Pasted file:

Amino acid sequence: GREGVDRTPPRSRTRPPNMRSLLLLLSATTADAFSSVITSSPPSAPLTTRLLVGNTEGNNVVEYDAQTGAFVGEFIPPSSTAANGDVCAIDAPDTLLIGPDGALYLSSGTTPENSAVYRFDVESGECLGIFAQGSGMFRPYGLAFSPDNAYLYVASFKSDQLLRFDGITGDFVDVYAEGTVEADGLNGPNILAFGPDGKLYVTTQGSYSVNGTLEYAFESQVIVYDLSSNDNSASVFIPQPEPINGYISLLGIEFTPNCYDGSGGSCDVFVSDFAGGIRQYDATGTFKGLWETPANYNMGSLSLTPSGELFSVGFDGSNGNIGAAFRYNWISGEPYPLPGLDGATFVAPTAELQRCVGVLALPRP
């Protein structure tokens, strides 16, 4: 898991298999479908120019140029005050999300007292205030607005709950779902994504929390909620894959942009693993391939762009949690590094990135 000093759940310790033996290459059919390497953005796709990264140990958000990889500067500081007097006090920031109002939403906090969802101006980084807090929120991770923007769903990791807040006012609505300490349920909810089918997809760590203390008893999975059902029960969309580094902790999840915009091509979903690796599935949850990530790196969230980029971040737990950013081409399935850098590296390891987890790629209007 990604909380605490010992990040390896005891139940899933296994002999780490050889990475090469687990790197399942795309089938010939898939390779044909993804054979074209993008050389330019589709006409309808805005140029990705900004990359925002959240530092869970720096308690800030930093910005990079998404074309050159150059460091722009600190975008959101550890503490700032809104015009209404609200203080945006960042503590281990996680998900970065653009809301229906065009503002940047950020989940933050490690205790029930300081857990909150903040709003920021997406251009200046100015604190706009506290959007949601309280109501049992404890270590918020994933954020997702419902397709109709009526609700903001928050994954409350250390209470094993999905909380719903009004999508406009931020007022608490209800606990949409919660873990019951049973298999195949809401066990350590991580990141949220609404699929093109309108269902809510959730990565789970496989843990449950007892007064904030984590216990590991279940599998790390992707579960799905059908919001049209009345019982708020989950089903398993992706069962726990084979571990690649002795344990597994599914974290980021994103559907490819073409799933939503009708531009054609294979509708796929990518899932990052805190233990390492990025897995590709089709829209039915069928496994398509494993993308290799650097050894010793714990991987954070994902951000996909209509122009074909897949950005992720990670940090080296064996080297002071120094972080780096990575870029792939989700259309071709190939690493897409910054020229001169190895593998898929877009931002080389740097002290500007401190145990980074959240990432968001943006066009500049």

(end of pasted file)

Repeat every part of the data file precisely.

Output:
Amino acid sequence: GREGVDRTPPRSRTRPPNMRSLLLLLSATTADAFSSVITSSPPSAPLTTRLLVGNTEGNNVVEYDAQTGAFVGEFIPPSSTAANGDVCAIDAPDTLLIGPDGALYLSSGTTPENSAVYRFDVESGECLGIFAQGSGMFRPYGLAFSPDNAYLYVASFKSDQLLRFDGITGDFVDVYAEGTVEADGLNGPNILAFGPDGKLYVTTQGSYSVNGTLEYAFESQVIVYDLSSNDNSASVFIPQPEPINGYISLLGIEFTPNCYDGSGGSCDVFVSDFAGGIRQYDATGTFKGLWETPANYNMGSLSLTPSGELFSVGFDGSNGNIGAAFRYNWISGEPYPLPGLDGATFVAPTAELQRCVGVLALPRP
């Protein structure tokens, strides 16, 4: 898991298999479908120019140029005050999300007292205030607005709950779902994504929390909620894959942009693993391939762009949690590094990135 000093759940310790033996290459059919390497953005796709990264140990958000990889500067500081007097006090920031109002939403906090969802101006980084807090929120991770923007769903990791807040006012609505300490349920909810089918997809760590203390008893999975059902029960969309580094902790999840915009091509979903690796599935949850990530790196969230980029971040737990950013081409399935850098590296390891987890790629209007 990604909380605490010992990040390896005891139940899933296994002999780490050889990475090469687990790197399942795309089938010939898939390779044909993804054979074209993008050389330019589709006409309808805005140029990705900004990359925002959240530092869970720096308690800030930093910005990079998404074309050159150059460091722009600190975008959101550890503490700032809104015009209404609200203080945006960042503590281990996680998900970065653009809301229906065009503002940047950020989940933050490690205790029930300081857990909150903040709003920021997406251009200046100015604190706009506290959007949601309280109501049992404890270590918020994933954020997702419902397709109709009526609700903001928050994954409350250390209470094993999905909380719903009004999508406009931020007022608490209800606990949409919660873990019951049973298999195949809401066990350590991580990141949220609404699929093109309108269902809510959730990565789970496989843990449950007892007064904030984590216990590991279940599998790390992707579960799905059908919001049209009345019982708020989950089903398993992706069962726990084979571990690649002795344990597994599914974290980021994103559907490819073409799933939503009708531009054609294979509708796929990518899932990052805190233990390492990025897995590709089709829209039915069928496994398509494993993308290799650097050894010793714990991987954070994902951000996909209509122009074909897949950005992720990670940090080296064996080297002071120094972080780096990575870029792939989700259309071709190939690493897409910054020229001169190895593998898929877009931002080389740097002290500007401190145990980074959240990432968001943006066009500049």